The interface server has installed thereon VDN software that includes a Xen hypervisor with CentOS host operating system containing virtual dispersive networking components. The interface server further includes software configured to provide connectivity to the internet from the interface server. Dispersive presence server software and deflect server software is installed on geographically dispersed hosted servers.

All of the client machines and servers are configured to provide desired connectivity using virtual dispersive networking. Configuration of software is preferably adjusted as required based on performance metrics developed through testing.

FIG. 19 illustrates an exemplary system architecture configured to enable a workstation with four independent connections to the internet to send traffic using virtual dispersive networking spread spectrum protocols to an interface server from each independent internet connection.

The exemplary system illustrated in FIG. 19 includes a workstation configured with four independent connections to the internet and including VDN software configured to simultaneously utilize the independent connections. The system further includes an interface server, a dispersive presence server (DPS), and four deflect servers.

In this exemplary system, the servers are configured as described hereinabove with respect to FIG. 18, while the workstation is loaded with VDN software that includes a Xen hypervisor with CentOS host operating system containing Virtual Dispersive Networking components. The workstation also has loaded thereon guest operating systems. The VDN components provide connectivity for the guest operating systems to the Interface Server through multiple deflects and through each of the independent connections to the internet.

Point of Entry Gateways

In one or more preferred implementations, VDN systems use a DPS for connection processing and collecting network information on a client population. The connection processing on the DPS communicates with the virtual networking machines on the end clients to make connections between the two end-points of the segments that make up a VDN communication (that is, two end clients).

In one or more preferred implementations, however, some of the functionality handled by a DPS is spawned out to intermediate network computing points (e.g. servers), which can then be in communication with the DPS. In one or more preferred implementations, one or more point of entry gateways are utilized in this manner. These point of entry (PoE) gateways, as their name implies, serve as a point of entry for devices (such as end clients) seeking to communicate with the DPS, by receiving communications intended for the DPS and forwarding them on (either with or without processing at the PoE gateway).

In one or more preferred implementations, PoE gateways are utilized in combination with a DPS behind a firewall. That is, the DPS remains behind a firewall, while the PoE gateways are exposed. Thus, by spawning processes out to intermediate network computing points (e.g. the PoE gateways), this enables the database and call processing software control of the DPS to remain behind the firewall. The data needed by the PoE gateways will be specific to a particular VDN and also provide other generic PoE gateway devices to diversify the network connection.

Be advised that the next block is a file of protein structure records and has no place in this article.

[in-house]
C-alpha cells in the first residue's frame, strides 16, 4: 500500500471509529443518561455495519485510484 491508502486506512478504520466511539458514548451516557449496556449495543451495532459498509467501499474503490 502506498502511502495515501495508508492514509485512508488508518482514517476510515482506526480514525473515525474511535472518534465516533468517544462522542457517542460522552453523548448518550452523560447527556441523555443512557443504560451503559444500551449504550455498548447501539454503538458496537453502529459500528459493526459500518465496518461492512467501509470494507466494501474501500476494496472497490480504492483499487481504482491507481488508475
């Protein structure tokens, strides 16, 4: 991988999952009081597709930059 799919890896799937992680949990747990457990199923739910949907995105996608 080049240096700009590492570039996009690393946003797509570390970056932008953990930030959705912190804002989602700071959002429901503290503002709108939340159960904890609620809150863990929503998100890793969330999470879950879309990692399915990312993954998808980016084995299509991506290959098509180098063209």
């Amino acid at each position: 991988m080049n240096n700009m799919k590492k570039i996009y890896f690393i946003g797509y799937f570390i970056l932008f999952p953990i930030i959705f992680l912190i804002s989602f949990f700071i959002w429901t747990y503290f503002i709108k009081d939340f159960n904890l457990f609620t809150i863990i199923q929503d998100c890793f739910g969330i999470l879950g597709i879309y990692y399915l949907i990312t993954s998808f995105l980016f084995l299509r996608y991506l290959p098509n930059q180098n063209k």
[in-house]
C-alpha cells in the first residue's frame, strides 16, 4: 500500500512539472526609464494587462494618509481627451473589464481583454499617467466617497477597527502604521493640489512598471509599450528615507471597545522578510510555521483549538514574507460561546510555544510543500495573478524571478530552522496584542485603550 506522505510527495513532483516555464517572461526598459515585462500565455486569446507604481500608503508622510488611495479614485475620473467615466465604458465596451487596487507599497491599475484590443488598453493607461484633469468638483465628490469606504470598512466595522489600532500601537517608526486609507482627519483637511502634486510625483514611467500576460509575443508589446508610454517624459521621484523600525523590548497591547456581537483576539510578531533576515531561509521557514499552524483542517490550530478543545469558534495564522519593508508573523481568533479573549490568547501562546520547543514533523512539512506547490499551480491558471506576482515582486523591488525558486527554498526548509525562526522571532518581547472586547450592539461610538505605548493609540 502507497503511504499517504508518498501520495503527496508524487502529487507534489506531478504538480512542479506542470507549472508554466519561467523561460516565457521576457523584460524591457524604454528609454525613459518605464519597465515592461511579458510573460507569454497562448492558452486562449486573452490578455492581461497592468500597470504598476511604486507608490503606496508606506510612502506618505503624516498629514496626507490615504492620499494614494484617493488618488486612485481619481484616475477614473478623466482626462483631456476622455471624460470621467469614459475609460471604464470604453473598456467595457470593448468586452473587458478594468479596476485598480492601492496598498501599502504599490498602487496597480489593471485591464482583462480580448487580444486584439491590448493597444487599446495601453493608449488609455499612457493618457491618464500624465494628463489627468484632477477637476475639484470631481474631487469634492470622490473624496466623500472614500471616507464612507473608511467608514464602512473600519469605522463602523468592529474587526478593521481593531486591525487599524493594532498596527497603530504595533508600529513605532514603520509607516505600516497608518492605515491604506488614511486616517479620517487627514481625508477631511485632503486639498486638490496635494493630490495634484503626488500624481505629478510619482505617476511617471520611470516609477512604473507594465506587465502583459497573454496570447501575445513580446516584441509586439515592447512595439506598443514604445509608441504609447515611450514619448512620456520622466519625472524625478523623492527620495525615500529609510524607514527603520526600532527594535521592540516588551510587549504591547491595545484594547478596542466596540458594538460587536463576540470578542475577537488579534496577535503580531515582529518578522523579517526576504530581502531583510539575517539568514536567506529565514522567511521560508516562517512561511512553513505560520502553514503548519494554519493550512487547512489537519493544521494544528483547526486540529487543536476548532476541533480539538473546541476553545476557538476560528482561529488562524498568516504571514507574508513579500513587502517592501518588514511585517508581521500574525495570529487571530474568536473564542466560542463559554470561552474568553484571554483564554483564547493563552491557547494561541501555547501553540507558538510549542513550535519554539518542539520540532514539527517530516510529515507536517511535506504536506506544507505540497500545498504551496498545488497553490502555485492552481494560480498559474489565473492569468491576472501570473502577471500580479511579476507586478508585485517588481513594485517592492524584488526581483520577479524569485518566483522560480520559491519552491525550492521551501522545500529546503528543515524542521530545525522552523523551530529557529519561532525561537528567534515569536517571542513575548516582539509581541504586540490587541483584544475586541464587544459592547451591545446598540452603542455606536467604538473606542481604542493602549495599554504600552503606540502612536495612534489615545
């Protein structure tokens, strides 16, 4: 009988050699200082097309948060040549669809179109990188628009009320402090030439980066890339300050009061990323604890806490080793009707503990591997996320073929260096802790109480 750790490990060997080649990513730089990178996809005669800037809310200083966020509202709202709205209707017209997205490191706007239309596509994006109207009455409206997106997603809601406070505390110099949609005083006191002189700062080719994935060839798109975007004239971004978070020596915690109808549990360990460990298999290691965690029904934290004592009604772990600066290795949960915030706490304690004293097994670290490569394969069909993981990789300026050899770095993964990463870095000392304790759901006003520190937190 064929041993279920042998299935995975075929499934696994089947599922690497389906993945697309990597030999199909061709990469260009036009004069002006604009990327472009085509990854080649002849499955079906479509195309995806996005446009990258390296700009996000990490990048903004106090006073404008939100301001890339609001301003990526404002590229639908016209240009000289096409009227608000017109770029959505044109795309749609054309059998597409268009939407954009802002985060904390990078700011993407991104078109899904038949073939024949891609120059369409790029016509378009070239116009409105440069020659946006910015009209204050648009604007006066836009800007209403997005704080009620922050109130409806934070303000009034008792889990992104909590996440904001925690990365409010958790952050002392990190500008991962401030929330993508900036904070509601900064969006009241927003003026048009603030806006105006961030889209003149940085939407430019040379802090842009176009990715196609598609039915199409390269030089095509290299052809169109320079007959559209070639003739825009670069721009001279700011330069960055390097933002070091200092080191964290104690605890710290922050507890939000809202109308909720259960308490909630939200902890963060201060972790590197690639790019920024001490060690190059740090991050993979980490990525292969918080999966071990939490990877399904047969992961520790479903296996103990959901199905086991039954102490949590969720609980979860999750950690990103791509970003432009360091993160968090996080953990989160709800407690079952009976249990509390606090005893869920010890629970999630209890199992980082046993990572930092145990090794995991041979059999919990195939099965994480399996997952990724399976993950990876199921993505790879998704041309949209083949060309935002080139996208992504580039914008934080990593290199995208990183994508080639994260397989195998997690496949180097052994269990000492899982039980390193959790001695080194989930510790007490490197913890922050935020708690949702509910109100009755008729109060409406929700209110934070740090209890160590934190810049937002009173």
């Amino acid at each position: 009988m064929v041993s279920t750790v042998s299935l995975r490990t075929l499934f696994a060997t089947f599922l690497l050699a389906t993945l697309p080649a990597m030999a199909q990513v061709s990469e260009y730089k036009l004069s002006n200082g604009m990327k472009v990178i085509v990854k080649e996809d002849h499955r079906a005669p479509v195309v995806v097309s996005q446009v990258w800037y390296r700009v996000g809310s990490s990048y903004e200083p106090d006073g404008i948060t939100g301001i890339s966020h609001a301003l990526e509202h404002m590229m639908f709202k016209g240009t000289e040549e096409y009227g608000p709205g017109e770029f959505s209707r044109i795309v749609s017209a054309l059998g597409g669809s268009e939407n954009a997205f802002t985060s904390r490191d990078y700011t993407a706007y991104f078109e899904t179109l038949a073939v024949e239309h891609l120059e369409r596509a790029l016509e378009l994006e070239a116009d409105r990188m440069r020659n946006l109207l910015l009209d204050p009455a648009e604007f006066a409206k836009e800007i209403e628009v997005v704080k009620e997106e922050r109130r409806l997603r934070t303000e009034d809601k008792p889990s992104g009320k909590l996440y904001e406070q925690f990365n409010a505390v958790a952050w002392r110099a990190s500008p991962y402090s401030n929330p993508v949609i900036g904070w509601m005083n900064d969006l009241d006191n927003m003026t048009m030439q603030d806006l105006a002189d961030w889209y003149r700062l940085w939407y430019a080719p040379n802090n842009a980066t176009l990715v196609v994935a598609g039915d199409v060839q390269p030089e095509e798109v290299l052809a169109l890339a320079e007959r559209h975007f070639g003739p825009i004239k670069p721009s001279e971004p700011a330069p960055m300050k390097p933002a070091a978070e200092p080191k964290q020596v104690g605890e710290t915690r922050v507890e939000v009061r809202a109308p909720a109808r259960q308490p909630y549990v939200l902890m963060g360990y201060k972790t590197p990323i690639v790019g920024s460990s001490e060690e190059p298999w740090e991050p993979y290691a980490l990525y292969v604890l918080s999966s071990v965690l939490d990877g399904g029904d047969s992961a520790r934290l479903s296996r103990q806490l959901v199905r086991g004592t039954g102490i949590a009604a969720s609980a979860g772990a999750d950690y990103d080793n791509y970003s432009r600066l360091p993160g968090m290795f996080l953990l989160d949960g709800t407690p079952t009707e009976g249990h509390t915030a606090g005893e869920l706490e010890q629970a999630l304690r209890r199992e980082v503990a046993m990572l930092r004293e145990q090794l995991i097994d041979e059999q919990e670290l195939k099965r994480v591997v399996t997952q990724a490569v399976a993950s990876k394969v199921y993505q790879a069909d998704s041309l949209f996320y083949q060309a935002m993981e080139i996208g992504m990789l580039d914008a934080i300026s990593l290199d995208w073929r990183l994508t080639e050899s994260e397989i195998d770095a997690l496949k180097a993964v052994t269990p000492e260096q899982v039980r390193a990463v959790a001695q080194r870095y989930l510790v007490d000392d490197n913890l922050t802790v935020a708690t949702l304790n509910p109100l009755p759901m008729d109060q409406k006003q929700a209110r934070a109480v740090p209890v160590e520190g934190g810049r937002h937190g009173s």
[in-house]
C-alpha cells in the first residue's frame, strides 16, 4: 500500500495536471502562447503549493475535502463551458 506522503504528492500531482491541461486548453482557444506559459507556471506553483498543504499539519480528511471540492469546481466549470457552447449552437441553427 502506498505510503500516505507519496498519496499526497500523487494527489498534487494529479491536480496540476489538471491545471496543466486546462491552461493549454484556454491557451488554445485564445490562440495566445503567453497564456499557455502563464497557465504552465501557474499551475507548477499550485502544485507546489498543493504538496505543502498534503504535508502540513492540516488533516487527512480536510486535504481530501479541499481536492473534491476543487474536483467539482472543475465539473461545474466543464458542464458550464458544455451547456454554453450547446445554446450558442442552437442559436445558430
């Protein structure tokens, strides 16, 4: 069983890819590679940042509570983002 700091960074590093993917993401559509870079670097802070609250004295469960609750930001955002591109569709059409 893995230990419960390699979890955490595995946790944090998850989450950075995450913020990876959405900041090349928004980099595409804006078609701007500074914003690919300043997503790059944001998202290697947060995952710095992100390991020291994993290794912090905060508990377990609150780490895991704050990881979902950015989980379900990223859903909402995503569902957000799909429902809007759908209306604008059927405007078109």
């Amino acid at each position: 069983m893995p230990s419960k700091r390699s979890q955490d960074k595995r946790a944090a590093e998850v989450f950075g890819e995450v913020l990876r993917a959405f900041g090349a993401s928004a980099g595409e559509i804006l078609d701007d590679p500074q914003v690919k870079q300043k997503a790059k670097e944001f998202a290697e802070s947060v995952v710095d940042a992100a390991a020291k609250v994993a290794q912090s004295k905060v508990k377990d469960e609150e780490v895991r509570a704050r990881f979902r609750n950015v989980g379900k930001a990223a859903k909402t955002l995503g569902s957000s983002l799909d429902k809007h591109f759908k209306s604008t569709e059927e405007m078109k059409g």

FIGS. 20-23 illustrate an exemplary scenario utilizing PoE gateways.

An end client 2020 configured for VDN (behind a firewall 2022) seeks to establish a connection with another end client 2030 (behind a firewall 2032). The end client 2020 communicates a message requesting information for such a connection to a PoE gateway 2040 of a plurality of PoE gateways, as illustrated in FIG. 20. The PoE gateway 2040 then communicates the message on to the DPS 2010 (behind a firewall 2012), as illustrated in FIG. 21. Thereafter, the DPS 2010 communicates connection information to both the end client 2020 and the end client 2030, as illustrated in FIG. 22. The end clients 2020,2030 can utilize this information to set up a connection between one another, as illustrated in FIG. 23.

Although these communications and connections are illustrated as being generally direct (albeit preferably utilizing VDN, as described herein), in one or more preferred implementations, one or more deflects are utilized for any or all of these communications or connections. Specifically, in one or more preferred implementations, split traffic (e.g. VDN traffic with deflects) can be used between two network devices (e.g. DPS and PoE gateway or PoE gateway and VTC (Virtual Thin Client)). For example, FIGS. 24-27 illustrate the same scenario as outlined above, only with one or more deflects utilized for each communication or connection.

In one or more preferred implementations, such PoE gateways are utilized to ensure that all devices with important data and network information are behind a firewall. Further, it is believed that use of PoE gateways allows a DPS address to be obscured from network detection.

As illustrated in one or more preferred implementations, more than one PoE gateway can be utilized. In at least some preferred implementations, many PoE gateways can be used, reused and discarded easily.

The use of PoE gateways is further believed to allow system connections to be spread out over more computers, thus making a network or system harder to understand (and thus hack). Additionally, the use of PoE gateways is believed, in one or more preferred implementations, to alleviate throughput and connection limitations on a DPS, improve scaling, enable multiple points of entry, and provide points of entry that do not contain user data.